When Christi Gonzalez tried to gain custody of her nephew, the lines of communication between the American Indian tribe her nephew belongs to and the state Department of Human Services weren't open enough, she said.
Gonzalez said DHS workers were unaware of how to handle the situation and would often refer her to the tribe, saying they should take care of the problem internally.
“But yet, we really needed outside sources to help us find the right avenues to take,” Gonzalez said.
Gonzalez, the Indian child welfare social services director for the Tonkawa Tribe of Oklahoma, is now lauding an executive order issued recently by Gov. Mary Fallin. The order is intended to open the lines of communication between tribes and DHS to help better resolve child welfare cases.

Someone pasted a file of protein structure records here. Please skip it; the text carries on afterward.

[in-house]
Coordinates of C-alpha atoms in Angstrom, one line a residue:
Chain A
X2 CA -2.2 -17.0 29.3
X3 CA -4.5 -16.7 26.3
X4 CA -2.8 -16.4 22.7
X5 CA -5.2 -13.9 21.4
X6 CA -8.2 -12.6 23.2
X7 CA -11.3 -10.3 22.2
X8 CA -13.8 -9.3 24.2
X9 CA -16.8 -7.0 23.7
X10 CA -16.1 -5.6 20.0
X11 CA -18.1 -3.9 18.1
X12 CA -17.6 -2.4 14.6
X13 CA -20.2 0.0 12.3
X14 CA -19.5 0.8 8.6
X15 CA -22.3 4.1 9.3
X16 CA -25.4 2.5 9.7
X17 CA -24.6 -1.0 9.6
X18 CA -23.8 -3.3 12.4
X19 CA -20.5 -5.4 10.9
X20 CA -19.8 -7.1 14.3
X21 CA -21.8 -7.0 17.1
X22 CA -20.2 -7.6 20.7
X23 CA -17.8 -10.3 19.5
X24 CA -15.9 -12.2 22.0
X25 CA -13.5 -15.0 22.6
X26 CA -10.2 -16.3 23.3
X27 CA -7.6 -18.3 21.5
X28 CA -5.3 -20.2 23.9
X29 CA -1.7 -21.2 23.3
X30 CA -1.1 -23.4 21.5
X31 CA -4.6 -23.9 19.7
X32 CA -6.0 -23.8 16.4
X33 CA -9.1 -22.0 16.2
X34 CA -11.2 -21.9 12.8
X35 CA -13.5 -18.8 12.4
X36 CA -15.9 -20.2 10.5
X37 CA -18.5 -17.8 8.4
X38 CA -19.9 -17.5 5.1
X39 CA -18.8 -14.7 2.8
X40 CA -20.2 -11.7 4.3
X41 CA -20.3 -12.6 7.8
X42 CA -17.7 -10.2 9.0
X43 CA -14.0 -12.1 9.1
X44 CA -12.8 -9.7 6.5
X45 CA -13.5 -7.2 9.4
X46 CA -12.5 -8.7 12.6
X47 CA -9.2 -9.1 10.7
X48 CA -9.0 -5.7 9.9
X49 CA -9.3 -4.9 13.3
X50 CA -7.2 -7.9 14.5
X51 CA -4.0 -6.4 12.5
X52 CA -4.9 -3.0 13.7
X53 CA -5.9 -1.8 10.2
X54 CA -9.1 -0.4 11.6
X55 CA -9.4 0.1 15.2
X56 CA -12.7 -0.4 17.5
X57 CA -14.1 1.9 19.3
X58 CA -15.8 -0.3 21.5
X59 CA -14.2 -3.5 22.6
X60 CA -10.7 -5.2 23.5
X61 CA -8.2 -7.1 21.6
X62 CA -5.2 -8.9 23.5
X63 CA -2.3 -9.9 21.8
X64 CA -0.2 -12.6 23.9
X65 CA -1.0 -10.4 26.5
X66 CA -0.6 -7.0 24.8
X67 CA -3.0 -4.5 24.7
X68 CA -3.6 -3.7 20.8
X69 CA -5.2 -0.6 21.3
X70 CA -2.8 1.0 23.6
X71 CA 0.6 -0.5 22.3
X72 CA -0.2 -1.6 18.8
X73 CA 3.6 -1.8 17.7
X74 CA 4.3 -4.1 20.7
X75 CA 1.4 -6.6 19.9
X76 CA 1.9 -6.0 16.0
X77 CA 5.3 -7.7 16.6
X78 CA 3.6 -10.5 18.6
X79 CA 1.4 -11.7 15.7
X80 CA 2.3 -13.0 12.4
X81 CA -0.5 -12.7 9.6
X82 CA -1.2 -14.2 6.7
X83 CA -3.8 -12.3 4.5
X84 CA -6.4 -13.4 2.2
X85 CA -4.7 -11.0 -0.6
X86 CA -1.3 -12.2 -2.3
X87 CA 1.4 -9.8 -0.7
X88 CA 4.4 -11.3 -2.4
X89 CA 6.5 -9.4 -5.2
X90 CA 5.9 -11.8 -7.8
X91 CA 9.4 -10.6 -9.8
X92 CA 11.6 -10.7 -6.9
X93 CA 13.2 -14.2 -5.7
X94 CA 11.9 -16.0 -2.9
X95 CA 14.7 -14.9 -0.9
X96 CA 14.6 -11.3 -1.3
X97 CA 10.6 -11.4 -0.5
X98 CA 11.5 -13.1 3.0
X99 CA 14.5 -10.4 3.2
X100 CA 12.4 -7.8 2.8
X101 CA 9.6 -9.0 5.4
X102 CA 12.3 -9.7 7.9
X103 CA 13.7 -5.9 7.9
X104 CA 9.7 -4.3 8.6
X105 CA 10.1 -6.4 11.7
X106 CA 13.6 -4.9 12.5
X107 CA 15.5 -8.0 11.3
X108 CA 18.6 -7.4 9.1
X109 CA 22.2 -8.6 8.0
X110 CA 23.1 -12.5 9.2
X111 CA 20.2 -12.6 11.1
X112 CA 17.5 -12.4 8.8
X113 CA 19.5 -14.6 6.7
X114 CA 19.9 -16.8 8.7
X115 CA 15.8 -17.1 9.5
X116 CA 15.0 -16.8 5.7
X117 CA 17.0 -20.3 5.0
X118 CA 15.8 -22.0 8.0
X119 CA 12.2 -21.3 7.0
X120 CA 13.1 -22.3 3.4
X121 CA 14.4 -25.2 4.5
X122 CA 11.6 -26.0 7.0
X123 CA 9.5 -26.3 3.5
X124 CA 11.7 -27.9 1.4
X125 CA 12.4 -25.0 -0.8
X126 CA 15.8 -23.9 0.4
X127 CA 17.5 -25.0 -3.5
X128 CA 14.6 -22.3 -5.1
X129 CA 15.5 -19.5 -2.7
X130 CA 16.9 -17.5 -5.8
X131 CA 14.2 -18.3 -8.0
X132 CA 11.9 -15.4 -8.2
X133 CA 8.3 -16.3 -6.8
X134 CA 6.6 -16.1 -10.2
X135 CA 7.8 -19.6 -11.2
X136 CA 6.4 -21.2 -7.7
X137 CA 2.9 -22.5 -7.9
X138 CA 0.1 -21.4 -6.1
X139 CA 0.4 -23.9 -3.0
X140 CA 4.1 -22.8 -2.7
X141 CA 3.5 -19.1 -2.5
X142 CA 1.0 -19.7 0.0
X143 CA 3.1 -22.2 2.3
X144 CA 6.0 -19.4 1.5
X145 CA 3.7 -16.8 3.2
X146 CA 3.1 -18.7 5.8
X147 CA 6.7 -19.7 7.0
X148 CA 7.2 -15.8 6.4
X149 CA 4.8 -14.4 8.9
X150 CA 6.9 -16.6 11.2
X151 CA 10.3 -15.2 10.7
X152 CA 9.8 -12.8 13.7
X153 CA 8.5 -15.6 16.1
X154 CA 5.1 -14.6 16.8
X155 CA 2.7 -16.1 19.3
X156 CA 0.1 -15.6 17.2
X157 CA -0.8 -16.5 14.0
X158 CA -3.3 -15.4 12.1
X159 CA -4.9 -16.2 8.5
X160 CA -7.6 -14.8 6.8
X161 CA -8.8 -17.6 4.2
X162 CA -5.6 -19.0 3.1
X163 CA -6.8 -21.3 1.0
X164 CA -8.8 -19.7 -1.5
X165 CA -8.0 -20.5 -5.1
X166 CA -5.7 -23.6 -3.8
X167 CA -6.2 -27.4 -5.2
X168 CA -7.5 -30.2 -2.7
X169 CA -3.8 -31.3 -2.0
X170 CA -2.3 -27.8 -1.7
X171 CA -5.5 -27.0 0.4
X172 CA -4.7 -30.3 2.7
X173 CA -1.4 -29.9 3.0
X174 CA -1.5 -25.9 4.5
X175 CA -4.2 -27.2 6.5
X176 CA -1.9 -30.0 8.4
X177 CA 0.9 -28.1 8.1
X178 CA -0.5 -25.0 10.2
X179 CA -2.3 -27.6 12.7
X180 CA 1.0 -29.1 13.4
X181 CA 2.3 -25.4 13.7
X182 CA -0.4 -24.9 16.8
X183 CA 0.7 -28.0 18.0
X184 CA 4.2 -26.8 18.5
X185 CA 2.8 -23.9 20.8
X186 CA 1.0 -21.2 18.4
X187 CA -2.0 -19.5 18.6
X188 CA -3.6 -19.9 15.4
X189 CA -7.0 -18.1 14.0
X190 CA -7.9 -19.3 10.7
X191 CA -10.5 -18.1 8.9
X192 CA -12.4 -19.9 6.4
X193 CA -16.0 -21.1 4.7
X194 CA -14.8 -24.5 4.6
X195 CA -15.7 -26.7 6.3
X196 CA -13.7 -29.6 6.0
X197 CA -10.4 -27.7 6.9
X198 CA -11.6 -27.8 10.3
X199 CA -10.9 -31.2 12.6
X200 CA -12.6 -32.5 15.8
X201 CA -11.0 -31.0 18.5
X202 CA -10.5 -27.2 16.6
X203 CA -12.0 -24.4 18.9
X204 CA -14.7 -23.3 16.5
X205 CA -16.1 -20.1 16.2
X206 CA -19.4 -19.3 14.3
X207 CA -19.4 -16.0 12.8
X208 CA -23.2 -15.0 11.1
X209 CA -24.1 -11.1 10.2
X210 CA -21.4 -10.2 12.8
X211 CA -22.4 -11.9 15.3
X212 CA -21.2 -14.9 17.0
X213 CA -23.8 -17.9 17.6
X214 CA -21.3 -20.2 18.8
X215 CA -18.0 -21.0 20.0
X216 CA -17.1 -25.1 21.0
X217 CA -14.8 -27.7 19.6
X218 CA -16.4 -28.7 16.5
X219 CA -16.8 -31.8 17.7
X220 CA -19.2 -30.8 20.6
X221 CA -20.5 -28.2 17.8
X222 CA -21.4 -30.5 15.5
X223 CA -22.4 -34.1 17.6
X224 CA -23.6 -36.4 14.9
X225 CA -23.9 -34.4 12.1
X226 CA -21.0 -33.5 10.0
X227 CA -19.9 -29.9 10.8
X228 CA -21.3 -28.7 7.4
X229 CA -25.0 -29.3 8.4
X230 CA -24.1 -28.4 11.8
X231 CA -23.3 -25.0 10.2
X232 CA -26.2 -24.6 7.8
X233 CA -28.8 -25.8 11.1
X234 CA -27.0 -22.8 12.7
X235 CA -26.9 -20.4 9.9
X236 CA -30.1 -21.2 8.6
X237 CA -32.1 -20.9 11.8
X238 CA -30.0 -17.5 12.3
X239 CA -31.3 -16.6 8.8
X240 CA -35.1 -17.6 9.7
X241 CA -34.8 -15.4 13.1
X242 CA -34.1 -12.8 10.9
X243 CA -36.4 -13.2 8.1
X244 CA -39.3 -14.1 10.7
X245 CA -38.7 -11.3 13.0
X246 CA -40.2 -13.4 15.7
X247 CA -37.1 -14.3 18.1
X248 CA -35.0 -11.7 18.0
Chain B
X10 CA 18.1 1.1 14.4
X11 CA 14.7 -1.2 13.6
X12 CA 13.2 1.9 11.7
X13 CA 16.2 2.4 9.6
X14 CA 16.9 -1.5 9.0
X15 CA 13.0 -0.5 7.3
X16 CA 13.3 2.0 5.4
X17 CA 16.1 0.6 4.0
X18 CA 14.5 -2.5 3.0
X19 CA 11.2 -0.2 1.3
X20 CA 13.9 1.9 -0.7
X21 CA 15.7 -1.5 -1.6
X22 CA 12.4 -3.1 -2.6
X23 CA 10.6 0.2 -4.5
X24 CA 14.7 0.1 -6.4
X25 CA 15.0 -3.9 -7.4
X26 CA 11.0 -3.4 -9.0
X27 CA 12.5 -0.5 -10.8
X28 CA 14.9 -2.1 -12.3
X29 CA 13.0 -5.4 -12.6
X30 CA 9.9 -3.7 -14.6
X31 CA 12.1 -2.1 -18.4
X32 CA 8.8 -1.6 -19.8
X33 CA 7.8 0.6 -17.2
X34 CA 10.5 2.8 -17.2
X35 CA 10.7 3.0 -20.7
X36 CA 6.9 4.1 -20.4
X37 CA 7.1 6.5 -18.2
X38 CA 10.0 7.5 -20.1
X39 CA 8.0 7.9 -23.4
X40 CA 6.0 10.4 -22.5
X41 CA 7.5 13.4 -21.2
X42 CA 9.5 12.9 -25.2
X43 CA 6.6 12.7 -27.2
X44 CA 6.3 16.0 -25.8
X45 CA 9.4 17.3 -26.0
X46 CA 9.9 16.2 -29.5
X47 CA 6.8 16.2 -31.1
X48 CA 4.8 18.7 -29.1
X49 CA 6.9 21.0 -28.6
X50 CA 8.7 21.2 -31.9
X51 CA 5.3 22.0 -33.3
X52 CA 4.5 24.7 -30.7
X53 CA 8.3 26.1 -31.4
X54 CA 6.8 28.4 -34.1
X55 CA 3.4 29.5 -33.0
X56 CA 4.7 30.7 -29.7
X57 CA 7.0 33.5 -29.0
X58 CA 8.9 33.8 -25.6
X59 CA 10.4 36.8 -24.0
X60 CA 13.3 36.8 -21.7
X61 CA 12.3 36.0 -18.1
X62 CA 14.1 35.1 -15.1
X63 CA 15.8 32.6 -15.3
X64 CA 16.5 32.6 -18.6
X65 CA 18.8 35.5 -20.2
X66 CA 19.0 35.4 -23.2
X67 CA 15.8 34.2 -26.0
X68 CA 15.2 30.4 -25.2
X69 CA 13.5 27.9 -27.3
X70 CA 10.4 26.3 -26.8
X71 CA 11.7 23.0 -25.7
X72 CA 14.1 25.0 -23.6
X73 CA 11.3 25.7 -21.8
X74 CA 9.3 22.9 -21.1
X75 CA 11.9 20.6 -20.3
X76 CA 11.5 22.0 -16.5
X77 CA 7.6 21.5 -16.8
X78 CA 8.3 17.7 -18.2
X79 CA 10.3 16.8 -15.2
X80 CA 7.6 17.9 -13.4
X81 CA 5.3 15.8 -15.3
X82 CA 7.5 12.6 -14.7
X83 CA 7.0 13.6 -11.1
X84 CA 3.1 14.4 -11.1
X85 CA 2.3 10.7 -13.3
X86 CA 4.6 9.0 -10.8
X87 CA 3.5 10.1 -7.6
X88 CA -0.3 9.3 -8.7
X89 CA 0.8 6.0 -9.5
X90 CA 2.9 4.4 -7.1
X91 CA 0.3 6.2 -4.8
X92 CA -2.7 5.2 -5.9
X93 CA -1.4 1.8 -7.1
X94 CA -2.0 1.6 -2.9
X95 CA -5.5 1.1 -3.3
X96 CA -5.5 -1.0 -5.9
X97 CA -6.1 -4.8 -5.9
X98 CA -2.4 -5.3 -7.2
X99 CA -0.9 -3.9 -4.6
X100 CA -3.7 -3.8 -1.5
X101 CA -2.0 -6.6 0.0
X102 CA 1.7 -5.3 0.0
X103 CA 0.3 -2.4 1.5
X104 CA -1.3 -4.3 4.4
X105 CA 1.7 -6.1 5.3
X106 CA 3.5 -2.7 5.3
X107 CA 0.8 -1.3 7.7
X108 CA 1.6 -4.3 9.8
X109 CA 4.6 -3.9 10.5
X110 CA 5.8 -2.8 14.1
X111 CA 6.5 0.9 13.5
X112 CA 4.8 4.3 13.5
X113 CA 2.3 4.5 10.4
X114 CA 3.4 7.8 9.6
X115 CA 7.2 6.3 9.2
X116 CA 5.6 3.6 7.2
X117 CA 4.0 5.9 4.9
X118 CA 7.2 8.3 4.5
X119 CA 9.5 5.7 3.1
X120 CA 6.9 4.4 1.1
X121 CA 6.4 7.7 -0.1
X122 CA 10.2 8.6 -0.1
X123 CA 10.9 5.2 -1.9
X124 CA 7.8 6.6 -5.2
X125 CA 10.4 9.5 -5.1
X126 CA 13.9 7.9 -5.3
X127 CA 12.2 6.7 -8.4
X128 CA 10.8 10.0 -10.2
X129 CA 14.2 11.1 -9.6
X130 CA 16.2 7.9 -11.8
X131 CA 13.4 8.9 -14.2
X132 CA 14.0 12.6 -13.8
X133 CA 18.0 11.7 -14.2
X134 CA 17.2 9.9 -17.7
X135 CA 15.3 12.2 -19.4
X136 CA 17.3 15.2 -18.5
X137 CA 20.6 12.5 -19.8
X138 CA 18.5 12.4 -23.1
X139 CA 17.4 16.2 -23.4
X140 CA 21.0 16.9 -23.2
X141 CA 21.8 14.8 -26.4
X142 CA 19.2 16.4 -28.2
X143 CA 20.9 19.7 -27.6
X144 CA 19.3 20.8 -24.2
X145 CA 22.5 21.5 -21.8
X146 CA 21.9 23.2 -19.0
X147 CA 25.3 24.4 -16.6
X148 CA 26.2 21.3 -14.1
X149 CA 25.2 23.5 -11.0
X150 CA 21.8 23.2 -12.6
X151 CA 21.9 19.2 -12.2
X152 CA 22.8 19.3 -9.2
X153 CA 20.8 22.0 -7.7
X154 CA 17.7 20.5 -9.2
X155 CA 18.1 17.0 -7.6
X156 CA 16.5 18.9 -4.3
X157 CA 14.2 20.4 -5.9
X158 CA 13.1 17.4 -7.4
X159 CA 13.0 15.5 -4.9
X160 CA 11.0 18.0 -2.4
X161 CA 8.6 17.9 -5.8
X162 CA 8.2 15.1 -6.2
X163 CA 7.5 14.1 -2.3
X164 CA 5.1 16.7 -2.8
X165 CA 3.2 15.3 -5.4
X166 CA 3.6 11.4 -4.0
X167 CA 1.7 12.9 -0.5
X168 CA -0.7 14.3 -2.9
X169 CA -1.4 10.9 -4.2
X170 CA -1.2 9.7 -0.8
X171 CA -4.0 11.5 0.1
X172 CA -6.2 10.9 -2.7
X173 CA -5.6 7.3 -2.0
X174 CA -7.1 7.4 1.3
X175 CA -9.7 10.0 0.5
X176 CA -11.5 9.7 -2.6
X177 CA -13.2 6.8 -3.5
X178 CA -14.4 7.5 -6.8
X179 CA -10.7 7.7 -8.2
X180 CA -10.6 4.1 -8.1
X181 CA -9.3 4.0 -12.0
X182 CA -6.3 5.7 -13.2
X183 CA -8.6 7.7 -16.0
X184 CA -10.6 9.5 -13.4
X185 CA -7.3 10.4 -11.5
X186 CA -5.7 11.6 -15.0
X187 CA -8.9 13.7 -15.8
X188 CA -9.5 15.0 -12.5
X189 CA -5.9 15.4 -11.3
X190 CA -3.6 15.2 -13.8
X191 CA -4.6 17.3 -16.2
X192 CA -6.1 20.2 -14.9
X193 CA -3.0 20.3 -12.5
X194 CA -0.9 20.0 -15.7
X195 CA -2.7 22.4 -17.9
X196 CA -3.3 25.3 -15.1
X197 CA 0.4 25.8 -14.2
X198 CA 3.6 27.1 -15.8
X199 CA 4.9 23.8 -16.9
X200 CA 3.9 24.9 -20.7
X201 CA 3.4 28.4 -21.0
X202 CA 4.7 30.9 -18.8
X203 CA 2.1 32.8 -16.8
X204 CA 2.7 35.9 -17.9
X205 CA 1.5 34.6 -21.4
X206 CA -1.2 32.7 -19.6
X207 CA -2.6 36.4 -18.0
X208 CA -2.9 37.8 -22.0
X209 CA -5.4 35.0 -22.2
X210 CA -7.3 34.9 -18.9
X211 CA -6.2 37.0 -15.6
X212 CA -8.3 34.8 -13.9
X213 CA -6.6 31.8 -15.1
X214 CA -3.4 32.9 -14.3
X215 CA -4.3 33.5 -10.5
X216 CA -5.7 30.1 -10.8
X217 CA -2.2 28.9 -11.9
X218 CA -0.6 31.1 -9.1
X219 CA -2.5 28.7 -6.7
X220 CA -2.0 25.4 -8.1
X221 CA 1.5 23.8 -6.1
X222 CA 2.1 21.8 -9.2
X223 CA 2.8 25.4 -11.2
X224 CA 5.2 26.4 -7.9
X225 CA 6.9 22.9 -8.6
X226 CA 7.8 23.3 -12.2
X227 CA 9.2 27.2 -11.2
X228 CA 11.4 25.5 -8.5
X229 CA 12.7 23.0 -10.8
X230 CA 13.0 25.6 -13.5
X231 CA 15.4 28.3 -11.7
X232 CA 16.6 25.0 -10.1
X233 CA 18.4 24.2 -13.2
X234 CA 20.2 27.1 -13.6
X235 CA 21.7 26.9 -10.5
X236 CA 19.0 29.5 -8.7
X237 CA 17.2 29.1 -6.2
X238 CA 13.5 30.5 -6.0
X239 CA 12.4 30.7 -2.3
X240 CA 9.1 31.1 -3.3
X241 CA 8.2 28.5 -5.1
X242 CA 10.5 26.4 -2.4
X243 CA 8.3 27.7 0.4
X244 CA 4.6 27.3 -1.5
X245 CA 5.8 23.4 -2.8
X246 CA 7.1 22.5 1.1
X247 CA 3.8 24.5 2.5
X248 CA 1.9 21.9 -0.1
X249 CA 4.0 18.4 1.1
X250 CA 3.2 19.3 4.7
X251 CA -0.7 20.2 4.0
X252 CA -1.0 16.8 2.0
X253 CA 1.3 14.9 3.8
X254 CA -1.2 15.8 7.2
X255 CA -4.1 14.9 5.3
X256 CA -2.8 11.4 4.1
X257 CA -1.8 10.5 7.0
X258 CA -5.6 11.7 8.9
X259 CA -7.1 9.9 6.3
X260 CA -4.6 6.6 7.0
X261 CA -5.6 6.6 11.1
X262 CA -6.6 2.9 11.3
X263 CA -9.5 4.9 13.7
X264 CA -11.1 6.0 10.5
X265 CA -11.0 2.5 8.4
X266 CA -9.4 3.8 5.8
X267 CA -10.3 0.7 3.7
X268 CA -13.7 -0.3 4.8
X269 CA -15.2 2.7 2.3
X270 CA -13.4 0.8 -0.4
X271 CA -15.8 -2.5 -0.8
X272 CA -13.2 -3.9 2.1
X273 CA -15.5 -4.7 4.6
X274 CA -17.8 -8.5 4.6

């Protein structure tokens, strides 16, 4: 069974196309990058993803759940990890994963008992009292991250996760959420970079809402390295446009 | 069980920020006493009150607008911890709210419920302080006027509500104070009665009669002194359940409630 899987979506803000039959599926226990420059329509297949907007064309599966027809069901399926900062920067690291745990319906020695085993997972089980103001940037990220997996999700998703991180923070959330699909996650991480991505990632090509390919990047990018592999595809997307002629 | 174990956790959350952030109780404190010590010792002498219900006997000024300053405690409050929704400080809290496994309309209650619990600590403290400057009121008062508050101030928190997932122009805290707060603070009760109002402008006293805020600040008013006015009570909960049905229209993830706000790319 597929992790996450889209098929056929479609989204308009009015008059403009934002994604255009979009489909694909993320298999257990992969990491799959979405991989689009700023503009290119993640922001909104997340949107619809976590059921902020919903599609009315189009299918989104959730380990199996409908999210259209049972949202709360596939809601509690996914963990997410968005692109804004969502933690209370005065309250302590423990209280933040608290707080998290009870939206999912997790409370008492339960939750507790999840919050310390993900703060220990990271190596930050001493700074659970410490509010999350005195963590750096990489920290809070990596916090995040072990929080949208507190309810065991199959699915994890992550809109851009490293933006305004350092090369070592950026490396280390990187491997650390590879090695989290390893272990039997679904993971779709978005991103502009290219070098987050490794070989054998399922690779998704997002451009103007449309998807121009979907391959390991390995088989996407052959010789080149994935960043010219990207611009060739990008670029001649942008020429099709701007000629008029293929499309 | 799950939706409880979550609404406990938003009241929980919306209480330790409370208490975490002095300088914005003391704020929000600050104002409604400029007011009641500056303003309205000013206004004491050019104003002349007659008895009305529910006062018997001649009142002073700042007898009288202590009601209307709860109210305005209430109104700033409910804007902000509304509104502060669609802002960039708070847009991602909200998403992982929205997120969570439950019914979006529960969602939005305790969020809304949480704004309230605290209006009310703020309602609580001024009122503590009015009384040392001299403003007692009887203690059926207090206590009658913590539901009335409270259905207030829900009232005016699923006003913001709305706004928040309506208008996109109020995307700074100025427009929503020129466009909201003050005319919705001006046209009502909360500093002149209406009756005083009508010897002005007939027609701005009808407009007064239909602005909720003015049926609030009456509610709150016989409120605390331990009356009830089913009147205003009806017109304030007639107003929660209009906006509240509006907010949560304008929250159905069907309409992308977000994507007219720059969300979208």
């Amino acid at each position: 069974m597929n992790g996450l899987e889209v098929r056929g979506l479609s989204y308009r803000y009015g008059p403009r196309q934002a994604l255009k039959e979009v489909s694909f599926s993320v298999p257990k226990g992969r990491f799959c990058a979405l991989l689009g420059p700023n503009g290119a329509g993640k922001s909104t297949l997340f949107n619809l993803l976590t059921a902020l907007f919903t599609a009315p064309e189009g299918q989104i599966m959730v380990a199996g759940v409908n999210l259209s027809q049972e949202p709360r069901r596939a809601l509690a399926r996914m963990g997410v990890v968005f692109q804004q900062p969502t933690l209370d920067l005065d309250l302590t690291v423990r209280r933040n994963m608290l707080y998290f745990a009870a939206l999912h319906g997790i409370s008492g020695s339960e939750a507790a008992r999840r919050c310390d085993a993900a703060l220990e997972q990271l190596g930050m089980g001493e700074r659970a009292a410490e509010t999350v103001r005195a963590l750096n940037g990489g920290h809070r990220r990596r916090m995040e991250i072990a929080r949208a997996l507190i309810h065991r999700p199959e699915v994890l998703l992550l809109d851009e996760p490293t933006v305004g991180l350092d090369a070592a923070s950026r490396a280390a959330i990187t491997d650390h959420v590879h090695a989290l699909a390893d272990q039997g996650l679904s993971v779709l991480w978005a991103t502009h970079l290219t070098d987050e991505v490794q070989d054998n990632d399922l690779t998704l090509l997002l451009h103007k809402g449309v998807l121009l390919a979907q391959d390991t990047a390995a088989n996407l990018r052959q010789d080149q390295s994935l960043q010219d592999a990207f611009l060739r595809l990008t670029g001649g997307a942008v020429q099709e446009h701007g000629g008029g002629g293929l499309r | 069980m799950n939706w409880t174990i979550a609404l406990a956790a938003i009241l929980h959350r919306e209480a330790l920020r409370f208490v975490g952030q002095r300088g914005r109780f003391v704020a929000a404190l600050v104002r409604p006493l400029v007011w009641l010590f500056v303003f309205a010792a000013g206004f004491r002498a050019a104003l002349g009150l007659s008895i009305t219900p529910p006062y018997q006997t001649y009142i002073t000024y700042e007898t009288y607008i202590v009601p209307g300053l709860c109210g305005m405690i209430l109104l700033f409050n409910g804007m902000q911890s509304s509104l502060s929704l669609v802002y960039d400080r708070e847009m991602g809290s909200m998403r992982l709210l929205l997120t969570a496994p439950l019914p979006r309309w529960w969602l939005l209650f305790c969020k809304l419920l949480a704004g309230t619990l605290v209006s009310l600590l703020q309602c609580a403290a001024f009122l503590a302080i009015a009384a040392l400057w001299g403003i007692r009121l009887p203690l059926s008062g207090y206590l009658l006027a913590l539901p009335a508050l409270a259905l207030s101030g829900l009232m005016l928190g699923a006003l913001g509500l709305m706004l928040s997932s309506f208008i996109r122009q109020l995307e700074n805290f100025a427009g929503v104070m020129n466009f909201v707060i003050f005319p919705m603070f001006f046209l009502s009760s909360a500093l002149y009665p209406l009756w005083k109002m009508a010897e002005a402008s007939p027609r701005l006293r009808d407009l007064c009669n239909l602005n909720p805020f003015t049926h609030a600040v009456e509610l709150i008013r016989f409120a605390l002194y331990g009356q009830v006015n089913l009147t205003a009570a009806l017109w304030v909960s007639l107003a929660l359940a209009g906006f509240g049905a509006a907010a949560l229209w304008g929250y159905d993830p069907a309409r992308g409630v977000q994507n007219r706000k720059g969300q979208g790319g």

The order, issued Nov. 12, allows DHS and tribal workers to openly share information and work collaboratively on cases involving things like child neglect and foster care.
Jacque Hensley, American Indian liaison for the governor's office, said the problem is ongoing and needed to be addressed.
“A lot of kids are falling through the cracks, a lot of cases are falling through the cracks,” Hensley said. “There's some cases that DHS has that the tribe does not know they have until way down the line. And so, things are just off kilter.”
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